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right to be forgotten

  1. 1 in 10 Britons Leave Social Networking Passwords in Their Wills

    According to a survey by Goldsmiths at the University of London, 1 in 10 people in the U.K. leave social networking passwords in their will. The survey also showed that more than a quarter of the subjects have digital media (music, videos, etc.) that they feel the need to pass on to family members. Ever since personal computers and digital cameras became household necessities, the days of inheriting photo albums have been essentially over. It's funny to think that the days of inheriting hard drives may have come and gone so fast. Digital inheritance is becoming a bigger and bigger issue, one that is inextricably tied into the right to be forgotten, but also digital immortality. Often Facebook pages of the deceased will turn into digital shrines, but may languish, or be spammed, making it important for someone to still have the password. Also, you may not want that thing around forever, so it's important to have a family member around to save the good stuff and shut it down.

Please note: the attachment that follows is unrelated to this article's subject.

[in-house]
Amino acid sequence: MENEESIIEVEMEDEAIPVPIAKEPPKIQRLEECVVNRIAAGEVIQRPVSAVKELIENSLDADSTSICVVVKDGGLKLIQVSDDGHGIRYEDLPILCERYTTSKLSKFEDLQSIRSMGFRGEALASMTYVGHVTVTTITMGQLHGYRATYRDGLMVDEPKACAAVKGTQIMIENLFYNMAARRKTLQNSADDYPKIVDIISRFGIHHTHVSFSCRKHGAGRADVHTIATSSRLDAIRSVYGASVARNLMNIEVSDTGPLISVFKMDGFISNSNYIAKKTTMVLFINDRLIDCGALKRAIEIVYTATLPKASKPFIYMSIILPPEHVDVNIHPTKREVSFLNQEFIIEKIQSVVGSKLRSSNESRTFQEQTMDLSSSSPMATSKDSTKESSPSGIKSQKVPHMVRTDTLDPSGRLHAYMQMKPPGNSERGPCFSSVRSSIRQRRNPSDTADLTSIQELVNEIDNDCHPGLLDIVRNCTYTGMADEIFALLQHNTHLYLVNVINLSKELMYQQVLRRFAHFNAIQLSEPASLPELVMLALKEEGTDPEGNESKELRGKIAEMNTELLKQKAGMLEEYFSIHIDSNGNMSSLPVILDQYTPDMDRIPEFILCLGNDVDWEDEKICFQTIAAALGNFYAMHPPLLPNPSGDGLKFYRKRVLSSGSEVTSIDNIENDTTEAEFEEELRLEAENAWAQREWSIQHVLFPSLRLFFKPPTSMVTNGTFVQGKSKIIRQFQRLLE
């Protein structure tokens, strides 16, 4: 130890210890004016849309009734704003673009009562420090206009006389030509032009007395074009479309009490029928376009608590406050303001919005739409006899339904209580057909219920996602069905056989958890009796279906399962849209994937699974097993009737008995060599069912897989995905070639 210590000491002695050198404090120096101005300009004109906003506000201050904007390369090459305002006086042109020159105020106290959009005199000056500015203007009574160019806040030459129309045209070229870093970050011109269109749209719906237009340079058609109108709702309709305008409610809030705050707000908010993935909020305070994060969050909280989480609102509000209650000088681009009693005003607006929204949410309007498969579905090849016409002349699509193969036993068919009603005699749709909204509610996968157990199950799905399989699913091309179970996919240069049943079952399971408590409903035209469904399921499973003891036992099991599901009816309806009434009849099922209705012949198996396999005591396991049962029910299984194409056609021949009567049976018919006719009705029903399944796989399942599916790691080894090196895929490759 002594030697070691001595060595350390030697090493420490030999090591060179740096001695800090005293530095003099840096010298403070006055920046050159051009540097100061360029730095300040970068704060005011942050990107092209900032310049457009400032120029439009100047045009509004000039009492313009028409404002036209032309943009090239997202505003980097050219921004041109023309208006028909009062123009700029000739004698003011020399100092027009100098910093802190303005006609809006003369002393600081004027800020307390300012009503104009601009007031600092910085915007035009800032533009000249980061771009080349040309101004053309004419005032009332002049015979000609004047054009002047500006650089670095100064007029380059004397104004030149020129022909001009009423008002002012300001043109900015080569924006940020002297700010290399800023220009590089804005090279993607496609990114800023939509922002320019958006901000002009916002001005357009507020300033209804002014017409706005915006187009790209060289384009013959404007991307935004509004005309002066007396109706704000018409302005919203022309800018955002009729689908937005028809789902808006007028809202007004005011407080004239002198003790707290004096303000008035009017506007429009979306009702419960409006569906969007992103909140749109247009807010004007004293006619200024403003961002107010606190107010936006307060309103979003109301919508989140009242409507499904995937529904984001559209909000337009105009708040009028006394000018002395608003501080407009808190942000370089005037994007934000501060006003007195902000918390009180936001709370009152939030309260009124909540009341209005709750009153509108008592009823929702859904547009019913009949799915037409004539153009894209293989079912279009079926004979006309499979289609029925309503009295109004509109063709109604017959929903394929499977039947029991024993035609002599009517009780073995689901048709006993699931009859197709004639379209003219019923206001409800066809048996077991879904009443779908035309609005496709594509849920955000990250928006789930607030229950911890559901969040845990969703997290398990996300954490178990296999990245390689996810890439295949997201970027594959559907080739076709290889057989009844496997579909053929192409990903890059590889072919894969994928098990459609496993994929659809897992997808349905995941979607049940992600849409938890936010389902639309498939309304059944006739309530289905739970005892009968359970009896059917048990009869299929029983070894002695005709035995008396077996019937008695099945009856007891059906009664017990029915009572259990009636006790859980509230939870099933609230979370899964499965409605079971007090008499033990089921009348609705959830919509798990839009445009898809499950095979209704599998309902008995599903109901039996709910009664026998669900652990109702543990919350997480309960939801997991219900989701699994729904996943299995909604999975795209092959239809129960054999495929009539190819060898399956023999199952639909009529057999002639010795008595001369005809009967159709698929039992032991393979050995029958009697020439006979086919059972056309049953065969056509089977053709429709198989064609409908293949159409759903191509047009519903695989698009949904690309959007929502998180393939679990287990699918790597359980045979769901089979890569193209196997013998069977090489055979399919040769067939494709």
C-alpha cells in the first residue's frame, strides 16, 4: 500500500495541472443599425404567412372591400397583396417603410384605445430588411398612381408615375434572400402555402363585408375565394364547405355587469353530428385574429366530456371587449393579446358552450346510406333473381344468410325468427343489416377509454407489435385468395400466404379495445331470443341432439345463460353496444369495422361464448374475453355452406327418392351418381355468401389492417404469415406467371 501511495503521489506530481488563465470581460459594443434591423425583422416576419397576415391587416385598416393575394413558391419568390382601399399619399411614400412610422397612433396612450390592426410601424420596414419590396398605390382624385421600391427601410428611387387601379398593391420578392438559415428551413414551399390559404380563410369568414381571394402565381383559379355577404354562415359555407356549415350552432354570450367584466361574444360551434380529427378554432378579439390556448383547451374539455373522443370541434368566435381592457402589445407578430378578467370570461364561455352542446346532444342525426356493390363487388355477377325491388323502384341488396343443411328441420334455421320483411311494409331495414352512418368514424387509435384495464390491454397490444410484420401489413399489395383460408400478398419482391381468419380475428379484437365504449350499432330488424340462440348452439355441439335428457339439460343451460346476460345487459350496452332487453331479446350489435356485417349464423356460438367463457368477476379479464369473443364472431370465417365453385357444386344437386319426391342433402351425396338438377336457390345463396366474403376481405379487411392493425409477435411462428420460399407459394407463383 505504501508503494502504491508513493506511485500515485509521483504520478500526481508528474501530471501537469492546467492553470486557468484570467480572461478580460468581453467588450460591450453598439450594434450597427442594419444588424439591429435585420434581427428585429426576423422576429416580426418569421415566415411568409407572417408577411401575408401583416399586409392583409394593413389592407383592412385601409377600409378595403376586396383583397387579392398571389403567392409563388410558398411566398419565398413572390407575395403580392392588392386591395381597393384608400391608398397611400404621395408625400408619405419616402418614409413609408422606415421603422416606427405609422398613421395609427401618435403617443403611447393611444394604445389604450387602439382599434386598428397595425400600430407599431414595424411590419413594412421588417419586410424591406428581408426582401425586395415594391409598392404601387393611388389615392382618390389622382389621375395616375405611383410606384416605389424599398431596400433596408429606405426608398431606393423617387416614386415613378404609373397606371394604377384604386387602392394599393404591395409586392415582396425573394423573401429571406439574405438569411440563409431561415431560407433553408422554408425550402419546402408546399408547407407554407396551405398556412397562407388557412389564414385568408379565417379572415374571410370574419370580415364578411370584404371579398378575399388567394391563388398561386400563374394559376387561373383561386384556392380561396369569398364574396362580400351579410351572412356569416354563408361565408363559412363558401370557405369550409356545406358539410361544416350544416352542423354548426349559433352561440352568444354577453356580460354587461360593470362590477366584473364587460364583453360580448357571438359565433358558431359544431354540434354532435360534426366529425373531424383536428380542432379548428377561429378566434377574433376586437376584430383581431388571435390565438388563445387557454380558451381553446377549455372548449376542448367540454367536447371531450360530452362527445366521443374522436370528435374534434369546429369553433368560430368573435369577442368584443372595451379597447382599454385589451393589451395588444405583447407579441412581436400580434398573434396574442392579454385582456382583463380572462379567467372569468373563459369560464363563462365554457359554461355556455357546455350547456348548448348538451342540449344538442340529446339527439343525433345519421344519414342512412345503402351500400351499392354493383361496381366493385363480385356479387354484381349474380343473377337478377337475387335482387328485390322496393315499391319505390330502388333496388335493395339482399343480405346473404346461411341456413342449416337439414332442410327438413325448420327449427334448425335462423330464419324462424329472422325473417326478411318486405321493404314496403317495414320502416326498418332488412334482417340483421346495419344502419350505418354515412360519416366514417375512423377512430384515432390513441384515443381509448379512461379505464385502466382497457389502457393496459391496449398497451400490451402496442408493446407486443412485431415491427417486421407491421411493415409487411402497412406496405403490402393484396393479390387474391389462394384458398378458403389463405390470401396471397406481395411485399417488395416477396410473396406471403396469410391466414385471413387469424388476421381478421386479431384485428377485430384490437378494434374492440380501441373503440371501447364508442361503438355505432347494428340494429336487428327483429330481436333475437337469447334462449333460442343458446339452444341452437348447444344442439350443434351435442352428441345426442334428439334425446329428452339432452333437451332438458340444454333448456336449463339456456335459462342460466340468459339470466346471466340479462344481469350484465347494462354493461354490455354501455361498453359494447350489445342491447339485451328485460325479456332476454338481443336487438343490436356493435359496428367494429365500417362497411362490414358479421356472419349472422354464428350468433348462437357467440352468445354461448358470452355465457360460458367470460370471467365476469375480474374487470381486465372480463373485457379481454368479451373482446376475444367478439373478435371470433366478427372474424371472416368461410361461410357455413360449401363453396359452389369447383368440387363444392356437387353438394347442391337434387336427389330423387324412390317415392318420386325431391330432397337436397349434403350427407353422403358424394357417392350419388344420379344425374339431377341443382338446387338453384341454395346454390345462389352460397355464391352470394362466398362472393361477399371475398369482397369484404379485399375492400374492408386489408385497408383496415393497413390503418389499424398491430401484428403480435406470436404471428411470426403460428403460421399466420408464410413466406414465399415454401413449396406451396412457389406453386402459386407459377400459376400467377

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  2. Spanish Government and Google In Court Over Right To Be Forgotten

    While many in the United States are working on search engine optimization and crazy antics to get more and better hits on Google, there are at least 90 people in Spain who are doing just the opposite. The Spanish government, having ordered Google to remove people who attempted to "opt out" by sending formal complaints to Spain's Data Protection Agency, is now engaged in a lawsuit with the Internet giant and the rift between European ideas of privacy and American ones has been brought to bear.

    The whole issue started as a result of an official Spanish government gazette in which certain information about citizens is published by law. All was well and good until the gazette was digitalized and subsequently indexed on search engines at which point individuals have complained, citing their right to privacy and right to be forgotten.

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